B-25 bombadier Captain John Yossarian, stationed with the 256th Squadron on the Mediterranean island of Pianosa during World War II, begs Doc Daneeka to certify him unfit for flying. Daneeka explains, however, that "Catch-22" prevents him from grounding Yossarian for insanity since anyone who voluntarily flies a bombing mission is crazy; therefore, anyone requesting to be grounded must be sane. Meanwhile, the ambitious Colonel Cathcart, who longs to be the subject of a feature article in The Saturday Evening Post, forces more missions on the men, and the inevitable strain on the unit results in bizarre behavior. Milo Minderbinder sells parachutes and morphine from the flyers' first-aid kits as part of his black market operation; Major Major agrees to admit visitors to his office only when he is away from the premises; the idealistic Captain Nately decides to marry an Italian whore, but he is killed in a bombardment of the airbase arranged by Milo in another of his financial schemes; General Dreedle awards medals to the participants of a mission who dropped their bombs in the sea; Yossarian arrives naked at the ceremony because Gunner Sergeant Snowden died in his arms and drenched his uniform with blood; Yossarian's attempt to make love with Nurse Duckett on the beach fails, and she kicks him in the groin; and Captain McWatt, flying over the ocean, slices fellow airman Hungry Joe in half with his propeller. Yossarian goes AWOL to inform Nately's whore in Rome of her lover's death, and discovers that all the prostitutes now work for Milo's corporation. Later, Colonel Cathcart offers to send Yossarian ... +


B-25 bombadier Captain John Yossarian, stationed with the 256th Squadron on the Mediterranean island of Pianosa during World War II, begs Doc Daneeka to certify him unfit for flying. Daneeka explains, however, that "Catch-22" prevents him from grounding Yossarian for insanity since anyone who voluntarily flies a bombing mission is crazy; therefore, anyone requesting to be grounded must be sane. Meanwhile, the ambitious Colonel Cathcart, who longs to be the subject of a feature article in The Saturday Evening Post, forces more missions on the men, and the inevitable strain on the unit results in bizarre behavior. Milo Minderbinder sells parachutes and morphine from the flyers' first-aid kits as part of his black market operation; Major Major agrees to admit visitors to his office only when he is away from the premises; the idealistic Captain Nately decides to marry an Italian whore, but he is killed in a bombardment of the airbase arranged by Milo in another of his financial schemes; General Dreedle awards medals to the participants of a mission who dropped their bombs in the sea; Yossarian arrives naked at the ceremony because Gunner Sergeant Snowden died in his arms and drenched his uniform with blood; Yossarian's attempt to make love with Nurse Duckett on the beach fails, and she kicks him in the groin; and Captain McWatt, flying over the ocean, slices fellow airman Hungry Joe in half with his propeller. Yossarian goes AWOL to inform Nately's whore in Rome of her lover's death, and discovers that all the prostitutes now work for Milo's corporation. Later, Colonel Cathcart offers to send Yossarian back to the United States if he promises to go on a public relations tour for their unit. On the way back from the colonel's office, however, Yossarian is stabbed by Nately's whore disguised as a soldier. While recuperating in the hospital, he learns from Chaplain Tappman that Captain Orr, who has crashed many planes, is now in Sweden after paddling across the sea for 16 weeks. Inspired by Orr's success, Yossarian jumps out the hospital window, grabs a rubber raft, and begins paddling across the Mediterranean. +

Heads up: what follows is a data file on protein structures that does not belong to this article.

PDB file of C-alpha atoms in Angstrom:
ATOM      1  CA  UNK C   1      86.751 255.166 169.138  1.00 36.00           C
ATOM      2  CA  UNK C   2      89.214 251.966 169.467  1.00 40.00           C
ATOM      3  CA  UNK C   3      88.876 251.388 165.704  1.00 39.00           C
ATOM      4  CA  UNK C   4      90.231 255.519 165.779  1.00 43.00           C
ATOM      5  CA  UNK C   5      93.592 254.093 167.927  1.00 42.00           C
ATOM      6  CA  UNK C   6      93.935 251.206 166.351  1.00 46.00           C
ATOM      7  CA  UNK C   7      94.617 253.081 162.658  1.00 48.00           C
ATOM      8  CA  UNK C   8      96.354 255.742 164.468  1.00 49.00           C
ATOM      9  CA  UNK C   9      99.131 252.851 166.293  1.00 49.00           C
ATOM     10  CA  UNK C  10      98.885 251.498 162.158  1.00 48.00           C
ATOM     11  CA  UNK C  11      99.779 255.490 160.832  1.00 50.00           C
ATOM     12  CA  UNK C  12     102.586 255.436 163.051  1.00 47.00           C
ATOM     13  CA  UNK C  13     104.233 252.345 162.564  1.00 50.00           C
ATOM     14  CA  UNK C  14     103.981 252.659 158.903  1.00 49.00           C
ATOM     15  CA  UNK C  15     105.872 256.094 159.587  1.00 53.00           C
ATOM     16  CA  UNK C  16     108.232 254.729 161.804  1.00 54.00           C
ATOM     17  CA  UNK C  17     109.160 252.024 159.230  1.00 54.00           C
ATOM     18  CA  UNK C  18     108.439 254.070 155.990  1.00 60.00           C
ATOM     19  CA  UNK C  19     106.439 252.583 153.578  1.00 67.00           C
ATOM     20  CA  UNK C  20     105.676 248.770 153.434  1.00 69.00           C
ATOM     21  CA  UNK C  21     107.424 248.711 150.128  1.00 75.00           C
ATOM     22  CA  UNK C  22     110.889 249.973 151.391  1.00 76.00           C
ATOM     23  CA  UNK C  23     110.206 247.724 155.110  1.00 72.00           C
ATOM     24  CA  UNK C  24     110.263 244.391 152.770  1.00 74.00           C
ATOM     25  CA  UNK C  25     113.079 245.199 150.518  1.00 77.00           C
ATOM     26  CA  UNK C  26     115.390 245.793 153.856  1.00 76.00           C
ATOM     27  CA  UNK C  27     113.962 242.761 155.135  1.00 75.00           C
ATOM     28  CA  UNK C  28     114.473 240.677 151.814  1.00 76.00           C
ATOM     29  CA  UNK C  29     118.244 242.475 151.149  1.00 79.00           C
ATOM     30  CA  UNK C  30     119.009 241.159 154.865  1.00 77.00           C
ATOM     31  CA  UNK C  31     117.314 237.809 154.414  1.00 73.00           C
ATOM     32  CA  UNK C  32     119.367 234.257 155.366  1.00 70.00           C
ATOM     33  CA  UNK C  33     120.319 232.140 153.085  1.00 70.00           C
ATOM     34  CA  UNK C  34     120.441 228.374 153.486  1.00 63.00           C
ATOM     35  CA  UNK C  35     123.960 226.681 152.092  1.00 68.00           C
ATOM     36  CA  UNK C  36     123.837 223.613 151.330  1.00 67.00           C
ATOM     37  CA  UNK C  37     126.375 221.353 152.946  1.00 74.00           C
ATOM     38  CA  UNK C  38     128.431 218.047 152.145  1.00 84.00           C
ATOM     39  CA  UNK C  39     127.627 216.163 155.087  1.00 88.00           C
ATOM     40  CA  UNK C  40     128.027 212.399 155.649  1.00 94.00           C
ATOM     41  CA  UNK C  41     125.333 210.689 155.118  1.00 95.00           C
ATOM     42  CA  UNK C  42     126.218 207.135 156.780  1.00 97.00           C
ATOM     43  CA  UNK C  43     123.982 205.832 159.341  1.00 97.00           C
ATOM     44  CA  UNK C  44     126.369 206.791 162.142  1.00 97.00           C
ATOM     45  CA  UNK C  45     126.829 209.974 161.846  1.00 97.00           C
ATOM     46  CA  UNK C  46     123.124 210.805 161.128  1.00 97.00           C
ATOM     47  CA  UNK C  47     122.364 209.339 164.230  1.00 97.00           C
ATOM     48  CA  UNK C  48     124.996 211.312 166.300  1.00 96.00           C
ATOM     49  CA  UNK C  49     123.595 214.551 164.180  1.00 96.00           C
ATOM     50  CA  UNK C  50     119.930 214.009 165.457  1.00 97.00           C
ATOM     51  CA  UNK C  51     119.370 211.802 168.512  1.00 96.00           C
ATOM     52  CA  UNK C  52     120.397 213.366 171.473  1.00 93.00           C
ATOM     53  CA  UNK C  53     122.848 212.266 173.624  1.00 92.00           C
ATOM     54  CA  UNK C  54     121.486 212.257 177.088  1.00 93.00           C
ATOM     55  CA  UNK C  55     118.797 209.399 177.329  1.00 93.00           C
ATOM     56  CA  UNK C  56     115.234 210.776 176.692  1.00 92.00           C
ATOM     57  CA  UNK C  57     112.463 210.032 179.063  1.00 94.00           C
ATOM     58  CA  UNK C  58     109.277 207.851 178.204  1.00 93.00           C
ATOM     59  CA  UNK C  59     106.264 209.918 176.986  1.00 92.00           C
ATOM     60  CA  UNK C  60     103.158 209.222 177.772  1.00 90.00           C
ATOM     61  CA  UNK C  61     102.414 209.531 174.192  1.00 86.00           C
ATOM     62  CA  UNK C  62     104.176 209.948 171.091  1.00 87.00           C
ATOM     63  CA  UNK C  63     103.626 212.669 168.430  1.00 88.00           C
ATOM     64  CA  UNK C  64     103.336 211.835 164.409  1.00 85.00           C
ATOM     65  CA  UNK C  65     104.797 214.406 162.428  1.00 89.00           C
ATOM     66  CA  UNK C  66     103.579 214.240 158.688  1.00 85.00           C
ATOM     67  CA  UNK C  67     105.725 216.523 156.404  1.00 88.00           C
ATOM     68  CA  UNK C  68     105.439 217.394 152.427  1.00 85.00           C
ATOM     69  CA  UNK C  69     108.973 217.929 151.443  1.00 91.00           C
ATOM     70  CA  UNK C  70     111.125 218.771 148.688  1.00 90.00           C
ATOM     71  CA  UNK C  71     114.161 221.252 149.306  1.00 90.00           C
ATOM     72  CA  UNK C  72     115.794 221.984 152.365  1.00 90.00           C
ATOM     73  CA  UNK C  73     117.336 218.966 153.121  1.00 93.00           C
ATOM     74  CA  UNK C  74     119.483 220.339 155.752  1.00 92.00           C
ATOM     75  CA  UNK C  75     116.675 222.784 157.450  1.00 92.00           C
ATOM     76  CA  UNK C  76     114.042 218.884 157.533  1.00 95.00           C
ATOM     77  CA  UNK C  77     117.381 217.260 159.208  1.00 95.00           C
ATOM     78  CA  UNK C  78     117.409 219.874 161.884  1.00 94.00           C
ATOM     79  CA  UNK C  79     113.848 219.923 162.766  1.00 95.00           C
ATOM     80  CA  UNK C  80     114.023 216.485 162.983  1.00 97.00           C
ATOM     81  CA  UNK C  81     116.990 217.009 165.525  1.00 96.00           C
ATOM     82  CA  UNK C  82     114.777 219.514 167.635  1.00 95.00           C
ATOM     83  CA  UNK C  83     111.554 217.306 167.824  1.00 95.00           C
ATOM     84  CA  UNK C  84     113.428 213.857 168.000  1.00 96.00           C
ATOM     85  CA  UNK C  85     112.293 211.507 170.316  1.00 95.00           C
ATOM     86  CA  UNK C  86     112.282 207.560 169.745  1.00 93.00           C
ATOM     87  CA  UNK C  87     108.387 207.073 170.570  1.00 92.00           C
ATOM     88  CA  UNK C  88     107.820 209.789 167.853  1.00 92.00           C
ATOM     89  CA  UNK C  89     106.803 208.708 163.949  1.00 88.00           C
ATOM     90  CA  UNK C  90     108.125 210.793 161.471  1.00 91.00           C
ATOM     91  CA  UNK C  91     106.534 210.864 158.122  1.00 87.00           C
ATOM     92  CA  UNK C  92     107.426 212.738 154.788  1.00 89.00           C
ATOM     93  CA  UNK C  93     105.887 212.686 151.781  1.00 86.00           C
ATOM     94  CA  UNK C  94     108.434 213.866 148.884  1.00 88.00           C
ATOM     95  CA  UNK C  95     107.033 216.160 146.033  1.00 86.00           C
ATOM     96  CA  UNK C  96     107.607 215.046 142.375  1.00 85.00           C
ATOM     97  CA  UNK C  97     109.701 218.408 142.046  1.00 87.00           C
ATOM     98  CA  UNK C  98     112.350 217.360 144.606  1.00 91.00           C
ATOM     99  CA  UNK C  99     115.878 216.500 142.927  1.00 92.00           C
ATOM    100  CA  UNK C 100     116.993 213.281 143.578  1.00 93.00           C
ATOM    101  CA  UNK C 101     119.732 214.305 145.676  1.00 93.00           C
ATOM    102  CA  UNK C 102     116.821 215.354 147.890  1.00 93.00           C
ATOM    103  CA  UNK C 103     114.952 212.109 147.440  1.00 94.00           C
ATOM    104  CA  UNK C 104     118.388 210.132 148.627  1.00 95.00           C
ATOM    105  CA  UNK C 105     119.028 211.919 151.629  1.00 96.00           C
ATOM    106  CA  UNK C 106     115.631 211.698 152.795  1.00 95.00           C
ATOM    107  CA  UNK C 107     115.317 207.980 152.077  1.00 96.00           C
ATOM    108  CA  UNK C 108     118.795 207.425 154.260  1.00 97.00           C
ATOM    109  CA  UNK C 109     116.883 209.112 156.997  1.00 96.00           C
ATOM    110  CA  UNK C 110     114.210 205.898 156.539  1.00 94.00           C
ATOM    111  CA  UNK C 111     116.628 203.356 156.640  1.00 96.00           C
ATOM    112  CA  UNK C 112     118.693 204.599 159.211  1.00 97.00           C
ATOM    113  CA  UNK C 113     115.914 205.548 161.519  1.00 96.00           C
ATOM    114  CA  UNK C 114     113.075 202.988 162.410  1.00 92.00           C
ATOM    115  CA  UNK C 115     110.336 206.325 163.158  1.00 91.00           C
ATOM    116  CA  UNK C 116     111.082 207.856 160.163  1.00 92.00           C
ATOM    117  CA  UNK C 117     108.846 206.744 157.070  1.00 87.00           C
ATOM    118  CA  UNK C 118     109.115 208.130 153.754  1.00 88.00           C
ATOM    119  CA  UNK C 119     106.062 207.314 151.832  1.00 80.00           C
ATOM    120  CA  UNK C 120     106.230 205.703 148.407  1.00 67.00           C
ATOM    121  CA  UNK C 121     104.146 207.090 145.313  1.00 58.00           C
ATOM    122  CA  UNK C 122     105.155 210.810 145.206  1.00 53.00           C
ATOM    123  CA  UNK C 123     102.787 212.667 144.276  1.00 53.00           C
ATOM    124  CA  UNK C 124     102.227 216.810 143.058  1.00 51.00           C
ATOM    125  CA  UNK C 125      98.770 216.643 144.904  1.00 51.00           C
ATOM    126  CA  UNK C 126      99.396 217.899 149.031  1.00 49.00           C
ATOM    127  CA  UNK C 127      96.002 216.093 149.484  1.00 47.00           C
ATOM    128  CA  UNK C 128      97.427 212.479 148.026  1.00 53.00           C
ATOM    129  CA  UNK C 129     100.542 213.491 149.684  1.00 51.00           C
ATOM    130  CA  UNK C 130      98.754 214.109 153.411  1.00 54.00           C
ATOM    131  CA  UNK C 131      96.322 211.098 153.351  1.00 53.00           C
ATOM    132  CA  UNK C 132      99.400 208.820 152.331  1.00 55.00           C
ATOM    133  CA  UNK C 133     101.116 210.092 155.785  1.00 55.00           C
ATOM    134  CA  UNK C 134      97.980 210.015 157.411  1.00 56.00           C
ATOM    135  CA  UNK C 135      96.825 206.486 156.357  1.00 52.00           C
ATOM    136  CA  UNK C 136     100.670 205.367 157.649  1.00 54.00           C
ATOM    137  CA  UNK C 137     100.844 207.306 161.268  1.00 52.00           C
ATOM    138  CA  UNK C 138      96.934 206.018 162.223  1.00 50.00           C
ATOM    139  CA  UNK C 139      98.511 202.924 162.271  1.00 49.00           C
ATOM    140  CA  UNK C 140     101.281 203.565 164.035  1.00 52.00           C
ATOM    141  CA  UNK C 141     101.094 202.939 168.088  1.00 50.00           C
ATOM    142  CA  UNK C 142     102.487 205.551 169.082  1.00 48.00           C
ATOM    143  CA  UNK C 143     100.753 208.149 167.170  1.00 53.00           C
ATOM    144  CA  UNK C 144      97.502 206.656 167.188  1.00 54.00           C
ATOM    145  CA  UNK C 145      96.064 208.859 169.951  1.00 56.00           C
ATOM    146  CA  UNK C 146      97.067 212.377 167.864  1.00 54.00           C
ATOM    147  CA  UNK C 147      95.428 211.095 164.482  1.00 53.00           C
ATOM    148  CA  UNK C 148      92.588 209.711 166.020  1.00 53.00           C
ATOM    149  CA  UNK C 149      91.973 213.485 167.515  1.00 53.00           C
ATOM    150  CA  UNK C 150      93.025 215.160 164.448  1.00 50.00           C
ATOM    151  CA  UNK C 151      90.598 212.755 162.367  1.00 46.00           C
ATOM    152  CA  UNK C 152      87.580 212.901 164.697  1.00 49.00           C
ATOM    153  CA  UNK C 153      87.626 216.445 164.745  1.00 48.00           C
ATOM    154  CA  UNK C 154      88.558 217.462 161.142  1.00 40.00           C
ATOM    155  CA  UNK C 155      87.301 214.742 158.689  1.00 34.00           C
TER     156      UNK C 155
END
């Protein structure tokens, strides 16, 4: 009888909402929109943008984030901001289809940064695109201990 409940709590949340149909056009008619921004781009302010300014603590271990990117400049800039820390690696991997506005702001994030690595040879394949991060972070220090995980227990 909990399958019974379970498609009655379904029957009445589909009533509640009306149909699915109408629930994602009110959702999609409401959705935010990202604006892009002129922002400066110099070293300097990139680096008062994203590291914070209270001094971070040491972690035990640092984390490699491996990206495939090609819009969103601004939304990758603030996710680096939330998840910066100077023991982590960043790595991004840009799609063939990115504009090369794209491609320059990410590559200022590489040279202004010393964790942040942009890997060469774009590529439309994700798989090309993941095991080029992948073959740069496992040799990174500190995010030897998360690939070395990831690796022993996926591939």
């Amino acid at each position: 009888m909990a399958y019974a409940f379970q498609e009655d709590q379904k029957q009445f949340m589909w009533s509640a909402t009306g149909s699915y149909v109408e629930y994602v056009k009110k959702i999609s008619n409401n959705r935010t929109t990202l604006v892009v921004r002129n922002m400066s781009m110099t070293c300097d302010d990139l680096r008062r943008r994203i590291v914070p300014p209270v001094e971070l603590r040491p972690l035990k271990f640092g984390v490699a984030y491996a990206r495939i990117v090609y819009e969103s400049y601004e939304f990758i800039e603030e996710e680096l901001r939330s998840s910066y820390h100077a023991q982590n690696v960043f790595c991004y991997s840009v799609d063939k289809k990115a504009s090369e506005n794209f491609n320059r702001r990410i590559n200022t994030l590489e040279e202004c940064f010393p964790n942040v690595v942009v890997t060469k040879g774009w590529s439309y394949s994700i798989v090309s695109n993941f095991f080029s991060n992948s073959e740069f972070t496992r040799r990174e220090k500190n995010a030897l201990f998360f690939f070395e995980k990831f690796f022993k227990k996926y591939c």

Legend
Viewed by AFI
Partially Viewed
Offscreen Credit
Name Occurs Before Title
AFI Life Achievement Award